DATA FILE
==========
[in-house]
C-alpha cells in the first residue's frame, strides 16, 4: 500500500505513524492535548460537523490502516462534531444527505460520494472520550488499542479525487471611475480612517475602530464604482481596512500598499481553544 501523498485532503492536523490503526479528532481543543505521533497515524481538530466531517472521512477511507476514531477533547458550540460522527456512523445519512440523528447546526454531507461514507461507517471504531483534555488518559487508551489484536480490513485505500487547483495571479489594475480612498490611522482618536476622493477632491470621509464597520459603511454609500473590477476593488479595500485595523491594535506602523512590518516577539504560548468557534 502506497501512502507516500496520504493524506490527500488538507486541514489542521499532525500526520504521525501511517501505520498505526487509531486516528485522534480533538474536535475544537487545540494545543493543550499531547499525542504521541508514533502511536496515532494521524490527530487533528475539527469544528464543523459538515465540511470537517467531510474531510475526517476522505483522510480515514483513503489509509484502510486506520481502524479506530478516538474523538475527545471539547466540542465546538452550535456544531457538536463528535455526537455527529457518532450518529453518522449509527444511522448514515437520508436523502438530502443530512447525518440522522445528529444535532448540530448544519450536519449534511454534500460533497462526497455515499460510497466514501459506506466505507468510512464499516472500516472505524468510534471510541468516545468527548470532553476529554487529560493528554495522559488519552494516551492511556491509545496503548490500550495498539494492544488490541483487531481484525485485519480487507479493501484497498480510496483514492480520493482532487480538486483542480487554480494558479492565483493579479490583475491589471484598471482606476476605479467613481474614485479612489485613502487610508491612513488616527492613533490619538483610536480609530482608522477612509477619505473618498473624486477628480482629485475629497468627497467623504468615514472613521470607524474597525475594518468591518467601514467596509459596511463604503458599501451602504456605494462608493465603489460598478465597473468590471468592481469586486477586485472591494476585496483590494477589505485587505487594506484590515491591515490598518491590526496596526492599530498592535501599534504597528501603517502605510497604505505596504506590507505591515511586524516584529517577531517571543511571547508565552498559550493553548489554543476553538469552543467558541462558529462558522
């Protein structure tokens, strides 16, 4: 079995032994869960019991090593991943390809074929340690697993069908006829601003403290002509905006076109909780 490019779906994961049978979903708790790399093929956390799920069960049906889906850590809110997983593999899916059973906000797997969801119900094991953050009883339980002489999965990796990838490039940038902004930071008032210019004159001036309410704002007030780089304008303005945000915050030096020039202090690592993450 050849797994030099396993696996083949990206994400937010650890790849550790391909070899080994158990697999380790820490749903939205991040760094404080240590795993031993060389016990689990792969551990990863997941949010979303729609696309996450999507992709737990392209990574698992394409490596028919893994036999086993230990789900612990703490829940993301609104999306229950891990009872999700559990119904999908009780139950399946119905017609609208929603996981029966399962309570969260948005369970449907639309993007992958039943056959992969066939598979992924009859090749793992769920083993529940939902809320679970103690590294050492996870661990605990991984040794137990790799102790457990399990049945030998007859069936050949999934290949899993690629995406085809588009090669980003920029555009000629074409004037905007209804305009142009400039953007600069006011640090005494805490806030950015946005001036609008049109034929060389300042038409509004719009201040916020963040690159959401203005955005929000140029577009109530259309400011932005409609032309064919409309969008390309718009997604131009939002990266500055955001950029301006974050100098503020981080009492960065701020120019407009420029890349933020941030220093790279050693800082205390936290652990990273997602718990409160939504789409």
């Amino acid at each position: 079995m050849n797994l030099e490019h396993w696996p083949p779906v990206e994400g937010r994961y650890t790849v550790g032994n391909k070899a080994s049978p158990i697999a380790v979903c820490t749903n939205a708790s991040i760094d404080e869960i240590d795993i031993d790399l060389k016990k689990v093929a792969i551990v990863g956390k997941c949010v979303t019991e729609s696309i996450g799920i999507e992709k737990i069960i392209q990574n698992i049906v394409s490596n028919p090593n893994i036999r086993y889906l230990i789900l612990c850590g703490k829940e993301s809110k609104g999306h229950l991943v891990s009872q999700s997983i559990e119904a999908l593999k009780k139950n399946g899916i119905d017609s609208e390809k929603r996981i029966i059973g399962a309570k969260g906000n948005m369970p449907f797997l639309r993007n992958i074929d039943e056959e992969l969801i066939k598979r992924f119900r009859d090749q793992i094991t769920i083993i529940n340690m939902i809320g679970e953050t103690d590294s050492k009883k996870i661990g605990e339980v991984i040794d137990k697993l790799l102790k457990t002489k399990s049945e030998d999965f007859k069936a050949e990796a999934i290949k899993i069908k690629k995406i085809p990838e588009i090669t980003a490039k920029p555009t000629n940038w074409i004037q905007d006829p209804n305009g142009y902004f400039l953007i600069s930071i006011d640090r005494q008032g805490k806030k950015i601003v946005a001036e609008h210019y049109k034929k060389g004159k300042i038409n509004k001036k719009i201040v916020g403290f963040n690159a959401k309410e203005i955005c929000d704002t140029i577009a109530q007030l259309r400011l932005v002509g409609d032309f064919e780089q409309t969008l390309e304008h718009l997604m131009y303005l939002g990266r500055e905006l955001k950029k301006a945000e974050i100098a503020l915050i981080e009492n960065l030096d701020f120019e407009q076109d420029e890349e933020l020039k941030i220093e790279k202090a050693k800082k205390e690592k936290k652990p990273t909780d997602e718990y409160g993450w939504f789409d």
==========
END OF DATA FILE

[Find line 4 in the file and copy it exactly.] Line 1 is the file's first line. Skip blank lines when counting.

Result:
């Amino acid at each position: 079995m050849n797994l030099e490019h396993w696996p083949p779906v990206e994400g937010r994961y650890t790849v550790g032994n391909k070899a080994s049978p158990i697999a380790v979903c820490t749903n939205a708790s991040i760094d404080e869960i240590d795993i031993d790399l060389k016990k689990v093929a792969i551990v990863g956390k997941c949010v979303t019991e729609s696309i996450g799920i999507e992709k737990i069960i392209q990574n698992i049906v394409s490596n028919p090593n893994i036999r086993y889906l230990i789900l612990c850590g703490k829940e993301s809110k609104g999306h229950l991943v891990s009872q999700s997983i559990e119904a999908l593999k009780k139950n399946g899916i119905d017609s609208e390809k929603r996981i029966i059973g399962a309570k969260g906000n948005m369970p449907f797997l639309r993007n992958i074929d039943e056959e992969l969801i066939k598979r992924f119900r009859d090749q793992i094991t769920i083993i529940n340690m939902i809320g679970e953050t103690d590294s050492k009883k996870i661990g605990e339980v991984i040794d137990k697993l790799l102790k457990t002489k399990s049945e030998d999965f007859k069936a050949e990796a999934i290949k899993i069908k690629k995406i085809p990838e588009i090669t980003a490039k920029p555009t000629n940038w074409i004037q905007d006829p209804n305009g142009y902004f400039l953007i600069s930071i006011d640090r005494q008032g805490k806030k950015i601003v946005a001036e609008h210019y049109k034929k060389g004159k300042i038409n509004k001036k719009i201040v916020g403290f963040n690159a959401k309410e203005i955005c929000d704002t140029i577009a109530q007030l259309r400011l932005v002509g409609d032309f064919e780089q409309t969008l390309e304008h718009l997604m131009y303005l939002g990266r500055e905006l955001k950029k301006a945000e974050i100098a503020l915050i981080e009492n960065l030096d701020f120019e407009q076109d420029e890349e933020l020039k941030i220093e790279k202090a050693k800082k205390e690592k936290k652990p990273t909780d997602e718990y409160g993450w939504f789409d």